They count towards the heat during the dry season which can lower the circulation with temperatures up to 40 degrees Celsius. November, December, January and February score 30 to 32 degrees Celsius a day and 21 to 23 degrees Celsius at night.

The dry season gets its name due to the low rainfall. Rain falls on 1 day of the month in January, February and March. This is not worth mentioning compared to months of the rainy season. A low humidity, below 50%, favors the high temperatures and it feels less oppressive and humid. 

There are also 7 to 9 hours of sunshine a day during the dry season. In May, the monsoon change begins and the rainy season begins. The cool season (Nov–Feb) is the peak time for tourism – mild enough to explore the temples in comfort but warm enough to sunbathe by the coast. 

Wet season

In June the rainy season is in Cambodia is in full swing. The reason for this is the southwest monsoon, which brings rain from the sea into the country. October is the wettest months of the year. On average, it rains in 16 days this month. 

Fortunately, the rainy season ends with October. In all other months of the rainy season – June to September – it rains around 10 to 15 days. Usually the rain comes at this time in the afternoon or in the evening and night hours. 
Tonle Sap, the country’s largest lake to the west, is lucky. It rains the least here. Nevertheless, the lake grows enormously in the rainy season. Due to the large volumes of water, the Mekong, one of the 12 largest rivers in the world, grows significantly. 

As a result, the Tonle Sap River changes direction and the lake fills up. In the rest of the lowlands around the Tonle Sap there is minimal rainfall. In the higher elevations, especially on the western mountain slopes, it is raining increasingly, but the elephant mountains have the most precipitation. 

The most unpleasant feature of the rainy season is the extreme humidity. At over 90% humidity and temperatures of up to 35 degrees permanent sweating is inevitable.

Advices concerning monsoon

The country is on the path of typhoons and tropical storms and is particularly affected between mid-July and mid-October. However, with the modernization of infrastructure and weather alerts, there is no major danger.

Keep in mind that the rainy season does not mean it is raining all day and contrary to what we believe, these rains are nourishing and bring life in Cambodia!

Month-by-month weather guide to Cambodia

It is also good to know the weather detail of every month as well as the festivals that will be held during the period. Doing so, you can simultaneously get insight into both cultural and climate aspects.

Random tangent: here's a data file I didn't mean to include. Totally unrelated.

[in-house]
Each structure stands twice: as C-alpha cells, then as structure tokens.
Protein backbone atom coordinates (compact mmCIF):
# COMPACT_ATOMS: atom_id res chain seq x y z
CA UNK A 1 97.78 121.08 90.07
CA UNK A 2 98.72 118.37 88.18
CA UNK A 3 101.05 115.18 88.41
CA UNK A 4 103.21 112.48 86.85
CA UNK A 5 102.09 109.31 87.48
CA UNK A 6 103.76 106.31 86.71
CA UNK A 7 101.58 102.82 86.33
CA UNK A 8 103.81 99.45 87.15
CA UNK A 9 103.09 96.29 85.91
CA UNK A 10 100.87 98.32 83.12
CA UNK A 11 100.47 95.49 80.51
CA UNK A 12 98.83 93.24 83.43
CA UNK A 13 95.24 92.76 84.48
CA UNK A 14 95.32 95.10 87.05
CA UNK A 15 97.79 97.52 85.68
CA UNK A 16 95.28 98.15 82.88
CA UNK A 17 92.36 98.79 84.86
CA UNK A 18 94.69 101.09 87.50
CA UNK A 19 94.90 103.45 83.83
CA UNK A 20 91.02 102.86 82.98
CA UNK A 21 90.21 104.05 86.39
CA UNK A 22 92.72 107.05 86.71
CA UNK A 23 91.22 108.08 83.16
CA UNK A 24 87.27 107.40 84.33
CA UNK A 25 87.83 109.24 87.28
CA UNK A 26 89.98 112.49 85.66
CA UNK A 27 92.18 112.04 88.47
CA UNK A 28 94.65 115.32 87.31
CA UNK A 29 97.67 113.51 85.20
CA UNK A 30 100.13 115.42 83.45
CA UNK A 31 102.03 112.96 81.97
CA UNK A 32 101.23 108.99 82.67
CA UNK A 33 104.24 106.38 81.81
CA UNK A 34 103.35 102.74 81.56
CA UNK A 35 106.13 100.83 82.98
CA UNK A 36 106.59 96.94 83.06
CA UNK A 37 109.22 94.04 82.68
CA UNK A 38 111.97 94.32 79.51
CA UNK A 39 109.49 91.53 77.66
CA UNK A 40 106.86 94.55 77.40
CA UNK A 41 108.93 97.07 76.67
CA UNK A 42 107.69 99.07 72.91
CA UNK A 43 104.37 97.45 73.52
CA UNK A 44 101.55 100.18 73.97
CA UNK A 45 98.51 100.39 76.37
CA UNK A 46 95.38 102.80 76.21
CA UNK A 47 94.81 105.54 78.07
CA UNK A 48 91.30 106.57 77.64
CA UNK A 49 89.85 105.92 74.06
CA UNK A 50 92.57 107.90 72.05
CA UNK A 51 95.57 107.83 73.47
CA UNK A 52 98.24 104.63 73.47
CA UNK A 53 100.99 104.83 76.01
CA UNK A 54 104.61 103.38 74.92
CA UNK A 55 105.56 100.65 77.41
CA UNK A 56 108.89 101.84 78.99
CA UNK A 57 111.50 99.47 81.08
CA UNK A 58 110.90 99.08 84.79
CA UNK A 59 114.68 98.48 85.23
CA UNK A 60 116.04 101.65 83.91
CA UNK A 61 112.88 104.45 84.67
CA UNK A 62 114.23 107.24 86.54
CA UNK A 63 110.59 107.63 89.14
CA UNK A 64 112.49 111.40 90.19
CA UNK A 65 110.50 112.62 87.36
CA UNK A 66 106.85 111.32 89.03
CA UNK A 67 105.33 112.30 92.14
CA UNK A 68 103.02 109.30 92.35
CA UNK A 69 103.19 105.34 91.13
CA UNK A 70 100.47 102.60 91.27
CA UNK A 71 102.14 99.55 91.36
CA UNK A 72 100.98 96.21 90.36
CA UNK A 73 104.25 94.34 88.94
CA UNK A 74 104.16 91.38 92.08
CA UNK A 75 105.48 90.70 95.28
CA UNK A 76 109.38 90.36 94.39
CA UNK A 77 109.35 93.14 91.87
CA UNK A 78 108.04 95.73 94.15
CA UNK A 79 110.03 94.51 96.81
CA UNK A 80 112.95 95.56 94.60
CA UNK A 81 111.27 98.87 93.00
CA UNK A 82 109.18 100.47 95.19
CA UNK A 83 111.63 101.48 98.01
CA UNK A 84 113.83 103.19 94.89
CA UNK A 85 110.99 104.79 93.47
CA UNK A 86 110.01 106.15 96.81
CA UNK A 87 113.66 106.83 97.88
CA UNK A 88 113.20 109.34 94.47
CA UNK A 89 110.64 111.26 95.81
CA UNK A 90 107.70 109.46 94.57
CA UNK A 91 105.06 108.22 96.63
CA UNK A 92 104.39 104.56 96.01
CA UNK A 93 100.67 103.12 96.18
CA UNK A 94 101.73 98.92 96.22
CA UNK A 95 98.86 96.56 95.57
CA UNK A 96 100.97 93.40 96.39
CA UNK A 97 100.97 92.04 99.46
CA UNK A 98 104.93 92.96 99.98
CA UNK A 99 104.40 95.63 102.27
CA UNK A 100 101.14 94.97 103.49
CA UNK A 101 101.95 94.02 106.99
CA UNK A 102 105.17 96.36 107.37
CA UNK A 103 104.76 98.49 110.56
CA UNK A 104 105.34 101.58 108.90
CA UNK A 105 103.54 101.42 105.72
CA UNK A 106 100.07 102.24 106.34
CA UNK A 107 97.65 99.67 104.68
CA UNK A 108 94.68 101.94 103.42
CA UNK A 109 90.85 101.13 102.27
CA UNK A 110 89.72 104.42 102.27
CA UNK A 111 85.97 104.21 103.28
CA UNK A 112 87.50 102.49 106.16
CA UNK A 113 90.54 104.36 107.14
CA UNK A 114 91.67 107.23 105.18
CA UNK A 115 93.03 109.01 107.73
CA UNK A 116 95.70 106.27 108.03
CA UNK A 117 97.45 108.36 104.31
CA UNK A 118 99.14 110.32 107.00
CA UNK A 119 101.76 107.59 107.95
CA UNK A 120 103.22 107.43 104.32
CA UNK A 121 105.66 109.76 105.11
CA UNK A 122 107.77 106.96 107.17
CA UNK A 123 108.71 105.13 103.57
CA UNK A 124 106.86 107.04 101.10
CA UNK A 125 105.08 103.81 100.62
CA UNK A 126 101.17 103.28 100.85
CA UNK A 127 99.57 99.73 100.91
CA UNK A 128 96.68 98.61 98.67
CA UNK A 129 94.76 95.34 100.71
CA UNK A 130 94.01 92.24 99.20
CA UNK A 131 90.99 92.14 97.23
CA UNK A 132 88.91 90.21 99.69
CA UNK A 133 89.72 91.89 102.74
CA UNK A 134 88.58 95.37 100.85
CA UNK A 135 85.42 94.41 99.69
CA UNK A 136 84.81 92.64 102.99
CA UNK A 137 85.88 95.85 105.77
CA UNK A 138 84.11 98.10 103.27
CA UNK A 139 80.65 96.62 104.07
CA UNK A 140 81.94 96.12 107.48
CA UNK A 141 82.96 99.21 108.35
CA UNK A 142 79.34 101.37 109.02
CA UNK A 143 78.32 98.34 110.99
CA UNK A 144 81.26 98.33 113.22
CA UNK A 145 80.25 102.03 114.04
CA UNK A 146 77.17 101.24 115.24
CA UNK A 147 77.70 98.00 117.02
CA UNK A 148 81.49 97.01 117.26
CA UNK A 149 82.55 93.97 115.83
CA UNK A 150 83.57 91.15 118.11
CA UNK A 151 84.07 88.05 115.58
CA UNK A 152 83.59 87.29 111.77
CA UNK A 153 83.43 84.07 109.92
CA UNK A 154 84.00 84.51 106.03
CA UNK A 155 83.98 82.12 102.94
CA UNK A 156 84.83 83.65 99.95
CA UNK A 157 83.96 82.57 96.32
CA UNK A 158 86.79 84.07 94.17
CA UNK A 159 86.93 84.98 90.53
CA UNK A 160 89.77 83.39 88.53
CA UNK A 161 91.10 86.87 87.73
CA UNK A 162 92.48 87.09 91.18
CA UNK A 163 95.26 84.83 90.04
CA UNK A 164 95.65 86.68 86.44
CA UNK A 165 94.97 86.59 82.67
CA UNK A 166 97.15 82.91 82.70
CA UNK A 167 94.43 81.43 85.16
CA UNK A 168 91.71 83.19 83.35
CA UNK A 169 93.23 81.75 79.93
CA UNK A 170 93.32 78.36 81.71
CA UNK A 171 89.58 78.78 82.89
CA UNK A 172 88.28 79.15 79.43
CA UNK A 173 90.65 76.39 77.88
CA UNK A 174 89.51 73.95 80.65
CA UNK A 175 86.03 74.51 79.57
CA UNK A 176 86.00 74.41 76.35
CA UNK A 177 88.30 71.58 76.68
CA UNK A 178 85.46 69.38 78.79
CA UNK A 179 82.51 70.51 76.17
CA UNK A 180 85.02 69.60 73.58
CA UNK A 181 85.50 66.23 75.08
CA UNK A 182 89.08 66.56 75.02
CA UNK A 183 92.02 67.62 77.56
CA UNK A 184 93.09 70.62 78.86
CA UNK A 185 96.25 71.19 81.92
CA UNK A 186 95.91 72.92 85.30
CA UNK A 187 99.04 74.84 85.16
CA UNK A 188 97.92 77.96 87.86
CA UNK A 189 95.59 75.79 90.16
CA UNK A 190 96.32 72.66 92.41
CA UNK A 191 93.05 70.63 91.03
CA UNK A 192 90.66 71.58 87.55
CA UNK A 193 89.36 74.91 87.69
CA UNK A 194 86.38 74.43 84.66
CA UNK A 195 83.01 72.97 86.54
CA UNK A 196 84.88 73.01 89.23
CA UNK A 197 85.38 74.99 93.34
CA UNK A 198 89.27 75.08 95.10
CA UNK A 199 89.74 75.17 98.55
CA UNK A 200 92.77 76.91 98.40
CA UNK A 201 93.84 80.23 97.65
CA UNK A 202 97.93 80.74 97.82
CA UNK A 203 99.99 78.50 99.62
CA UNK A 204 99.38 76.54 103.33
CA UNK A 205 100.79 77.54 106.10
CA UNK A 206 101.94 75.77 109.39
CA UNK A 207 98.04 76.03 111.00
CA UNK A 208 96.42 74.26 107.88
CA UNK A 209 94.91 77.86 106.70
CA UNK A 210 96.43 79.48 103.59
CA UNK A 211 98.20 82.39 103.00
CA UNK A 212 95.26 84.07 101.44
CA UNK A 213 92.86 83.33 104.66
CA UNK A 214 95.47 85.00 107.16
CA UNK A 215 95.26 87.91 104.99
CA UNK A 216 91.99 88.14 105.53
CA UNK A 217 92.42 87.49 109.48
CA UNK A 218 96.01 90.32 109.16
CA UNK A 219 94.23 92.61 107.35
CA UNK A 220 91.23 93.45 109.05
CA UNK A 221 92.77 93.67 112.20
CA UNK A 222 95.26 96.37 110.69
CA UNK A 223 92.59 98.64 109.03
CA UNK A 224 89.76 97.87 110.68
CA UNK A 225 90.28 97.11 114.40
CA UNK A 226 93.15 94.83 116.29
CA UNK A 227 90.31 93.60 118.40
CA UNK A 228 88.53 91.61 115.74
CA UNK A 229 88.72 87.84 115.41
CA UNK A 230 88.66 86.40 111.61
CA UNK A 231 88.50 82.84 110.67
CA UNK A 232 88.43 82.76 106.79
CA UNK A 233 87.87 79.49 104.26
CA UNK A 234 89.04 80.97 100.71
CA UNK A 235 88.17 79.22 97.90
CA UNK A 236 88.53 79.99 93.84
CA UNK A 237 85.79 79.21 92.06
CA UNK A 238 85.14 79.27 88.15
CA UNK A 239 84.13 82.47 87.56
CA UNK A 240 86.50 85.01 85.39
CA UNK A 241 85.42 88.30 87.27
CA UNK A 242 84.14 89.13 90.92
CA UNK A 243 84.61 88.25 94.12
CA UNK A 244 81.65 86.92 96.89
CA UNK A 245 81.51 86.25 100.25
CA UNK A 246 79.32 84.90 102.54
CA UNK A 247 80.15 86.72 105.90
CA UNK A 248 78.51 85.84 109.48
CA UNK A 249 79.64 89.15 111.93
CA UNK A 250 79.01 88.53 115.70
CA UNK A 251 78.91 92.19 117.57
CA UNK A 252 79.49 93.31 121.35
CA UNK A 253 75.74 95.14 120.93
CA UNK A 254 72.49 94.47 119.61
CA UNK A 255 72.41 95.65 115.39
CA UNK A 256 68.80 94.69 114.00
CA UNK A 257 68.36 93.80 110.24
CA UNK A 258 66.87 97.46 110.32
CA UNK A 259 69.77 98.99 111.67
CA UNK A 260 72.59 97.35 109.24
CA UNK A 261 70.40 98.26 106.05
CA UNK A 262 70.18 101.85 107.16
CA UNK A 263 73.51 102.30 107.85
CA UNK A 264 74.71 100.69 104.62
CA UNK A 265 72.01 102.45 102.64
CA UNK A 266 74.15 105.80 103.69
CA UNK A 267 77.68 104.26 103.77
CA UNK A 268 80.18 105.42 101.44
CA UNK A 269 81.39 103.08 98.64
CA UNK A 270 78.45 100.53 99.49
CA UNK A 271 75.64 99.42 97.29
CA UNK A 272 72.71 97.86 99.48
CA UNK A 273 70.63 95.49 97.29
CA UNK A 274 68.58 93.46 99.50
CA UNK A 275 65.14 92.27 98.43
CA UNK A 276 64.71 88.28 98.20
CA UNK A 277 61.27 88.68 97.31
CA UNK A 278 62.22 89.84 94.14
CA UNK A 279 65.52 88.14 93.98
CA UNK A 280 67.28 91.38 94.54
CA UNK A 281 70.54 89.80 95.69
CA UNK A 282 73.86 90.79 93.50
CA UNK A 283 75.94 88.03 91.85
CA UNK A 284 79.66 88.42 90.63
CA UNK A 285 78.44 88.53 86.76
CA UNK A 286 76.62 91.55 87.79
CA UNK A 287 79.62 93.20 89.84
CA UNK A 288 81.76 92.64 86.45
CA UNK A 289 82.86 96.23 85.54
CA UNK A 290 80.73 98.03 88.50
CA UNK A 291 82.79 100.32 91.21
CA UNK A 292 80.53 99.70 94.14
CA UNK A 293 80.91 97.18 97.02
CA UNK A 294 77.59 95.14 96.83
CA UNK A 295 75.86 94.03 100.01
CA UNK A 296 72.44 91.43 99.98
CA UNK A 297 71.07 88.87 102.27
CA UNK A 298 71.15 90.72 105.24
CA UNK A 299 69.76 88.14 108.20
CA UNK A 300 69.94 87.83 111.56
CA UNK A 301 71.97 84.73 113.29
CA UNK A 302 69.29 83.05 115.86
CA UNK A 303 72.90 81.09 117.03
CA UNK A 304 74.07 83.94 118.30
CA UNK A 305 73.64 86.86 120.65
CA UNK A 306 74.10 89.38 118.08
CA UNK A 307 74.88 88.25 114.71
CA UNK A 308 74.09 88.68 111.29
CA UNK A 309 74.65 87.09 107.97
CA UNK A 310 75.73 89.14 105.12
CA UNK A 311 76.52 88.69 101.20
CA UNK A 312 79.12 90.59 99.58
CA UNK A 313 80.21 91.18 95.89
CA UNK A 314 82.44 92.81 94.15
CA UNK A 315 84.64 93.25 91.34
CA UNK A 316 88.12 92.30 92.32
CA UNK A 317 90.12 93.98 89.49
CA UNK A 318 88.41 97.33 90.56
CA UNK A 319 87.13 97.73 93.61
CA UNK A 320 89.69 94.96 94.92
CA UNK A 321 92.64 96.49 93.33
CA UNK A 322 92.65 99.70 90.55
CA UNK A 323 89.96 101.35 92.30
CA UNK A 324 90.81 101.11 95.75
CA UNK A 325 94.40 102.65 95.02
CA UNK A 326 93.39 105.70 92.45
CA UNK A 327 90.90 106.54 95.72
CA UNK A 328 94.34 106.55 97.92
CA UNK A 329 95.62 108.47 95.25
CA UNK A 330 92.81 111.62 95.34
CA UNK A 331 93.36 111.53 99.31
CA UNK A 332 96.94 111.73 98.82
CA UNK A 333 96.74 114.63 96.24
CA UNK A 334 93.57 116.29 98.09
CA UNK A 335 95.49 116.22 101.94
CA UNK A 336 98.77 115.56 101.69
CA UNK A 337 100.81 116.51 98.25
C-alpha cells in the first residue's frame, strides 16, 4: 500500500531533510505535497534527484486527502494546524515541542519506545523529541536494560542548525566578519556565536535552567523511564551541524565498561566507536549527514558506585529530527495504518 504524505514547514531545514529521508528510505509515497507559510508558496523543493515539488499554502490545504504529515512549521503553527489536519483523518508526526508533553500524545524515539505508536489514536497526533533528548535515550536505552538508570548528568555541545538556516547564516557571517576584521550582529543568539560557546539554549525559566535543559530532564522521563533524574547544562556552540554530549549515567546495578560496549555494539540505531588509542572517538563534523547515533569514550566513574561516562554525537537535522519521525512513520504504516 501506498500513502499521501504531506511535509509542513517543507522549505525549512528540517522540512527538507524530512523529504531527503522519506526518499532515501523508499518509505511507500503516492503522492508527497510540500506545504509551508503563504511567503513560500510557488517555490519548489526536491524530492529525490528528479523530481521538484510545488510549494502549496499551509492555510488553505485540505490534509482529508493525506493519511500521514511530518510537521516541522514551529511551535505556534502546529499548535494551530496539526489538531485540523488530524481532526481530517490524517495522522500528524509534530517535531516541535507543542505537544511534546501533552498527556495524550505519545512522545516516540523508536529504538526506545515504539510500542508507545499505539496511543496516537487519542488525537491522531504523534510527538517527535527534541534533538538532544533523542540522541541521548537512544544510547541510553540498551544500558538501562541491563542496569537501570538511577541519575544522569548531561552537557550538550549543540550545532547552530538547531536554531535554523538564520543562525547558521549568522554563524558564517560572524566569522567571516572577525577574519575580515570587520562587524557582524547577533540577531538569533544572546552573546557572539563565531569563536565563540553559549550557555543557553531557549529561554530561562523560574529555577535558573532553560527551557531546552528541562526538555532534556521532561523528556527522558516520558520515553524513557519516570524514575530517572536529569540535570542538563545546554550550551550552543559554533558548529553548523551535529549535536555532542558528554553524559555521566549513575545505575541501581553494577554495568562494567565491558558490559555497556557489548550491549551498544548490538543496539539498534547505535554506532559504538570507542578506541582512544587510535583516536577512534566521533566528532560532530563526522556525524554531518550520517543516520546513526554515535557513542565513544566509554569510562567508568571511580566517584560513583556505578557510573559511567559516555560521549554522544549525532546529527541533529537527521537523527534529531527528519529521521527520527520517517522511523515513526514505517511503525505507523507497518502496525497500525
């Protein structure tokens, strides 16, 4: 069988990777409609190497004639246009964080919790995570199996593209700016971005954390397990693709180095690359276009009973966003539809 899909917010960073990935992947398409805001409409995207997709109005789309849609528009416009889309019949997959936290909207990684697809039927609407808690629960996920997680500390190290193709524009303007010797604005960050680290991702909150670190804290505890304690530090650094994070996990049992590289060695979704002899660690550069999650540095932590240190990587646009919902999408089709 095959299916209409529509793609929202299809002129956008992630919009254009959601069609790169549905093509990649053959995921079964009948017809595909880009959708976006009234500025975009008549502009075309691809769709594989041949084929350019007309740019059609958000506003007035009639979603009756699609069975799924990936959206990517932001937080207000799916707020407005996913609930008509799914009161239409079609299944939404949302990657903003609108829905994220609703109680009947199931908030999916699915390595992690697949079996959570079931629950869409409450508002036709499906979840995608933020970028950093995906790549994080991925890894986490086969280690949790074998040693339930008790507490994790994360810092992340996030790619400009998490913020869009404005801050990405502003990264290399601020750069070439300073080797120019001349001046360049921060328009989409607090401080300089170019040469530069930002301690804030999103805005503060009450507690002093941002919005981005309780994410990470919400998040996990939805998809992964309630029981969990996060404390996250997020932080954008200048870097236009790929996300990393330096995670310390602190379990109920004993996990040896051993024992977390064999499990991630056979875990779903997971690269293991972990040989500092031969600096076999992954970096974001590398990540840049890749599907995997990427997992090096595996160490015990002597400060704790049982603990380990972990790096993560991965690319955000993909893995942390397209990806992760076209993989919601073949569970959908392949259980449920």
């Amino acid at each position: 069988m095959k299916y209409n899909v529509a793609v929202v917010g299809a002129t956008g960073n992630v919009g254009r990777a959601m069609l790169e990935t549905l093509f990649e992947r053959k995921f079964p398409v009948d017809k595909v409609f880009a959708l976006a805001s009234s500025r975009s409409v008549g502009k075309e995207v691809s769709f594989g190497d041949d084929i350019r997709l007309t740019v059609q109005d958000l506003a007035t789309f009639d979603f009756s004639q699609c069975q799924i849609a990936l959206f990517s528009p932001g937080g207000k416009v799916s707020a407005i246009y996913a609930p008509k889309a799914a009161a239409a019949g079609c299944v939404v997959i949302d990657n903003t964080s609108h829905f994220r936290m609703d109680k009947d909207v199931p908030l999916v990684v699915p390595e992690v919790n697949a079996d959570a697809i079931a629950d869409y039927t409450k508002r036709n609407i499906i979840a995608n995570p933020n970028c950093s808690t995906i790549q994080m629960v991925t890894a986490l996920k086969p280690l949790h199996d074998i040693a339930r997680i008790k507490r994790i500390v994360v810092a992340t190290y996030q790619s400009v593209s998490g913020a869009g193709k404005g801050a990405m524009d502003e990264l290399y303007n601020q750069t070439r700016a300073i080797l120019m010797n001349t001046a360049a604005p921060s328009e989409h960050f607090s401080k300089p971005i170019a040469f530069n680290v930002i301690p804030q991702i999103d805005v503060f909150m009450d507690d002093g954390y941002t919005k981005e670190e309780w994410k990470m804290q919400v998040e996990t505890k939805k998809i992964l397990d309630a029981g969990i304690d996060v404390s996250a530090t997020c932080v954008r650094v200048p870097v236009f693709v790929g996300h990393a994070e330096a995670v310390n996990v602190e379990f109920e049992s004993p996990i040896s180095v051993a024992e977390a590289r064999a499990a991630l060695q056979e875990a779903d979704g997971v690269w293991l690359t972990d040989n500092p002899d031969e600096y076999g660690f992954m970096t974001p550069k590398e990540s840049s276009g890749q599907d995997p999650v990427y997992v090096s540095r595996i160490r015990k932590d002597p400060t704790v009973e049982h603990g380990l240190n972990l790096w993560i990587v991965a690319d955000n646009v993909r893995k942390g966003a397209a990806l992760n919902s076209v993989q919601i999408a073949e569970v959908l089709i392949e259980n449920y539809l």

Before reading further down, please take a look at the below table to have the idea of what to expect for the weather in Cambodia by regions and by months.

January

The fact that November to January is classed as Cambodia’s high season suggests January is traditionally one of the best months to visit the country. Temperatures are cool and the dry season is in full swing, meaning the weather is at its peak. However, this comes coupled with crowds as January is one of the busiest months, so tourist traps such as Angkor Wat and Phnom Penh’s riverside become way more congested than usual. Accommodation prices are also at their highest. To avoid the crowds, swop Sihanoukville’s beach for Kep’s, skip sunset at Angkor Wat and enjoy it at Ta Prohm instead, or head to the laid-back riverside town of Kampot.

Temperature: 78.8°F (26 °C)

Rainfall: 10mm

February

Weather-wise, February is still a good month to visit, with temperatures remaining relatively cool in Cambodian terms. Mango rains can make an appearance towards the end of the month, usually a surprise appearance overnight. While the heavy tourist crowds are starting to wane, Cambodia’s tourist hot spots can still remain crammed. If you’re in the country for Valentine’s Day then prepare yourselves because this Western celebration has been increasingly welcomed by Cambodians in the last few years, with heart-shaped balloons, giant stuffed bears and huge bunches of flowers dominating the landscape.

Temperature: 80.6°F (27°C)

Rainfall: 20mm

March

March is when things start really heating up in preparation for the humidity of April and the tourist crowds start noticeably thinning out. Now is a great time to head into the Cardamom Mountain’s jungle, with months of dry weather – or very little rain – making trekking paths more accessible and the blood-thirsty mosquitos less aggressive. Spending a lazy weekend on the river on the outskirts of Kampot town is another great March activity, with a drive to the top of Bokor Mountain offering refreshing breezes away from the mounting heat. While the rains are still a couple of months away, March marks the tail end of dry season so Cambodia’s vast countryside is arid, dry and dusty.